"The Summit Within” is a chapter taken from the book “Higher Than Everest: Memoirs of a Mountaineer". It is written by Major H P S Ahluwalia. The lesson opens with the narrator expressing how he felt as he stood at the summit of Everest. While looking at the vast view of the wide area, he felt multiple emotions rushing through him; among them, the dominant one was humility. He believed that a man who had been to the mountains would not be the same again. It meant that the experience and difficulties he faced while climbing the mountains had changed him.
The narrator then stated that as soon as he got rid of his physical exhaustion, his mind questioned, "Why people climb mountains?" Later he said that most people would say, “Because it is there,” but the narrator had a more personal response to the question. He claimed that the mountains had attracted him since childhood, and he would feel miserable and sad when he was away from them.
Then the narrator remarked that ascending a mountain had physical challenges. Climbing to the summit required strength, persistence, and willpower. Later his mind questioned why he had selected Everest in particular. The narrator stated that there was no perfect answer to why he climbed Everest. He related it to the reasons why individuals breathe and why they aid their neighbours.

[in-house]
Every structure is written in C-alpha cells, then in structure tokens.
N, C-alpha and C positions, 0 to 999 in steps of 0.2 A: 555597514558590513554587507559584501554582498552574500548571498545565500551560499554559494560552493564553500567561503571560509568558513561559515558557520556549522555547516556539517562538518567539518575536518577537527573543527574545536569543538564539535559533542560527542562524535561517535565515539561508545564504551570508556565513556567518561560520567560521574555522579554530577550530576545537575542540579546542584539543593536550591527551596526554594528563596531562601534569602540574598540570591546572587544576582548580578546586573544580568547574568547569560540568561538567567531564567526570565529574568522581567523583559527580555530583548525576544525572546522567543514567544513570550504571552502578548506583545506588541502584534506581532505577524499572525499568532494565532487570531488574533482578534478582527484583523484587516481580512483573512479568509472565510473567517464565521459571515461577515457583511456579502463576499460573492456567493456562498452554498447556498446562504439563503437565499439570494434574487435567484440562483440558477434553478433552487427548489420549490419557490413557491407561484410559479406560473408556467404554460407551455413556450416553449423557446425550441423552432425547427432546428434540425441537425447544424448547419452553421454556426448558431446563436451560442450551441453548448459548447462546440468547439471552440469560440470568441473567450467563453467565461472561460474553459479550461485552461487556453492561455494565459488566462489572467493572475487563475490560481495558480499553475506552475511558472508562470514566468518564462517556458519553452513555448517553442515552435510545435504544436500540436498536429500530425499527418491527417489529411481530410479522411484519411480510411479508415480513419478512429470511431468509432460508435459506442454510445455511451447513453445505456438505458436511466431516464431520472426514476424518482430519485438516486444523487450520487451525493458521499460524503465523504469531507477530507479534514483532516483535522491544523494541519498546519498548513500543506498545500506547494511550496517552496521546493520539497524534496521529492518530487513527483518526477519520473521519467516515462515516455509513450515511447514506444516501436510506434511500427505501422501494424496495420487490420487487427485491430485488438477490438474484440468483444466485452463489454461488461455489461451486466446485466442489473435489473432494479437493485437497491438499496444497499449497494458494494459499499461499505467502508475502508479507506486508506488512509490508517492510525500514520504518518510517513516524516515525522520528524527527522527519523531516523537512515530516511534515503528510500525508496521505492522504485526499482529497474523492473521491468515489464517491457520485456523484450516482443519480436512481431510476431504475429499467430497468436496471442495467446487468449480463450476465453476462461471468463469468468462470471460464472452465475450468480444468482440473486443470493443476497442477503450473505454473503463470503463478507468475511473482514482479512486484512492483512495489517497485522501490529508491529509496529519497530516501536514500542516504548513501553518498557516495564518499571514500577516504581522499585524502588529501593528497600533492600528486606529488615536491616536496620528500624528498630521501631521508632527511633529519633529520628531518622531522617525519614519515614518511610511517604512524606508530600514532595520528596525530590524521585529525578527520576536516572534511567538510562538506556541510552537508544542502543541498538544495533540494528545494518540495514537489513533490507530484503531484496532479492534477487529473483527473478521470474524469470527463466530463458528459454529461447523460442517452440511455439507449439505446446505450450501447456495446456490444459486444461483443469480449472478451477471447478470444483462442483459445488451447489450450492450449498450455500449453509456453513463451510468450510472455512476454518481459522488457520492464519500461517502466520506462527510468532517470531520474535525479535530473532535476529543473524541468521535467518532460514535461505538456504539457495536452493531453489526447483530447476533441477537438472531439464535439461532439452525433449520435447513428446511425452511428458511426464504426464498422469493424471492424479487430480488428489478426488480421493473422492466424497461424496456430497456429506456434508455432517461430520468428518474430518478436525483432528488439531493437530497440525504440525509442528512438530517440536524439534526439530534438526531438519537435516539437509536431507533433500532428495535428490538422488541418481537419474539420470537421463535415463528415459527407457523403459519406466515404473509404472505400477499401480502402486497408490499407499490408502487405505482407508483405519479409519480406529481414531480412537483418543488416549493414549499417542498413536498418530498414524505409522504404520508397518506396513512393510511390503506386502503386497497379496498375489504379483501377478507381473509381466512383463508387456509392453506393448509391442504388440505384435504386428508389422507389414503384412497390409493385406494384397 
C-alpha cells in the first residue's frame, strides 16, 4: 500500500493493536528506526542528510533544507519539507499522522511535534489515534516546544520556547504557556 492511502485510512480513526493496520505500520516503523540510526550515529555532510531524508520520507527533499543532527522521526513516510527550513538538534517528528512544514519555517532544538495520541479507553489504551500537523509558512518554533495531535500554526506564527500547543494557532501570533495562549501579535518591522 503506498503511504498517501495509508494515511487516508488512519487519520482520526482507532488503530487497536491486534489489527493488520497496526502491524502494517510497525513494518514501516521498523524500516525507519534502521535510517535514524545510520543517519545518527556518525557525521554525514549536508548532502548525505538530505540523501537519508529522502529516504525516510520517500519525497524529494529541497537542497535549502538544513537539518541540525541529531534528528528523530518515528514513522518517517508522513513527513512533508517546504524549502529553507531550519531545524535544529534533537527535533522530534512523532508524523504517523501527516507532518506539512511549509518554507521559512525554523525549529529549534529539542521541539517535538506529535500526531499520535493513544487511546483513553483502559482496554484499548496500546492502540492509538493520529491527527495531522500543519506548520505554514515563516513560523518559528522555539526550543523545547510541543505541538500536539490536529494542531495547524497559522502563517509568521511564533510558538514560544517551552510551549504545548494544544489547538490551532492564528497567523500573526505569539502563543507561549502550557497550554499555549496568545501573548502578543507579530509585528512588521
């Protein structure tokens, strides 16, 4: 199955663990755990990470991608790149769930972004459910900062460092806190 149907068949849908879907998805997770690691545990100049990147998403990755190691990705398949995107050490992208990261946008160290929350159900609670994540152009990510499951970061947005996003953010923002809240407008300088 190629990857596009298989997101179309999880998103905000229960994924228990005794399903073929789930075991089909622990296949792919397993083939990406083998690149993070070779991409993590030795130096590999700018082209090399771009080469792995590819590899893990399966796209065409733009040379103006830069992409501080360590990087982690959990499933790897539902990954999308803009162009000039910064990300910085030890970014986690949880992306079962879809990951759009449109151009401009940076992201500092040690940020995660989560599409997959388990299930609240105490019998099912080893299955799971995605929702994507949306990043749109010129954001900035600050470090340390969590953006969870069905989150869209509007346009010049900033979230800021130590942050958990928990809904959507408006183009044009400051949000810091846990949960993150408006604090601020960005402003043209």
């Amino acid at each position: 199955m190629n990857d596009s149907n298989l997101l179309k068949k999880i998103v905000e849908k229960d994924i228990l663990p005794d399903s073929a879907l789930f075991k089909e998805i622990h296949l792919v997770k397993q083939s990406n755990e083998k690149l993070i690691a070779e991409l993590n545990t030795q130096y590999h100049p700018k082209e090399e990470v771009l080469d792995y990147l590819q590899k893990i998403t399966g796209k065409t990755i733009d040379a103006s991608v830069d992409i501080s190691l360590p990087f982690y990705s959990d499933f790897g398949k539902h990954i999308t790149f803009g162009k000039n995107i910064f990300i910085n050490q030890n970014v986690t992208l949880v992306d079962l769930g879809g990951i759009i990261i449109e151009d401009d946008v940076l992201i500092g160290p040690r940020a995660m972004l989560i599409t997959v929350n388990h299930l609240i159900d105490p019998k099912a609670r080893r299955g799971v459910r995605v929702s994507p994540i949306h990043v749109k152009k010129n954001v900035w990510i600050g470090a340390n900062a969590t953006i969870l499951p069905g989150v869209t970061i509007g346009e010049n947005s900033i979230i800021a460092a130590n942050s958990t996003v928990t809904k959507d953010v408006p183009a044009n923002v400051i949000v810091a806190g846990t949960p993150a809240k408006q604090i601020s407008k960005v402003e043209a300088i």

The narrator had climbed Mount Everest because it was the world's highest and most powerful mountain. No wonder the journey was challenging; he thought it would provide him with a sense of fulfilment, satisfaction, and joy when he stood there. He also mentioned that well-known climbers sought assistance from other climbers. He said that standing on the summit made him realise that the struggle was worthwhile. The majority of the climbers, including the narrator, thought that reaching the top would allow them to communicate with God. Later, he told how he bowed down and made his submission to God on the highest mountain.
At last, the narrator and his companions had left the portraits and relics of God on Everest as they believed it was a sign of reverence. He then explained another big summit, the summit within oneself; it was more challenging to climb. However, every climb, whether it was physical or spiritual, had transformed him fundamentally. He claimed that summiting Everest had given him the confidence to pursue other goals. Also, he stated that climbing the summit within was even more challenging than climbing Everest.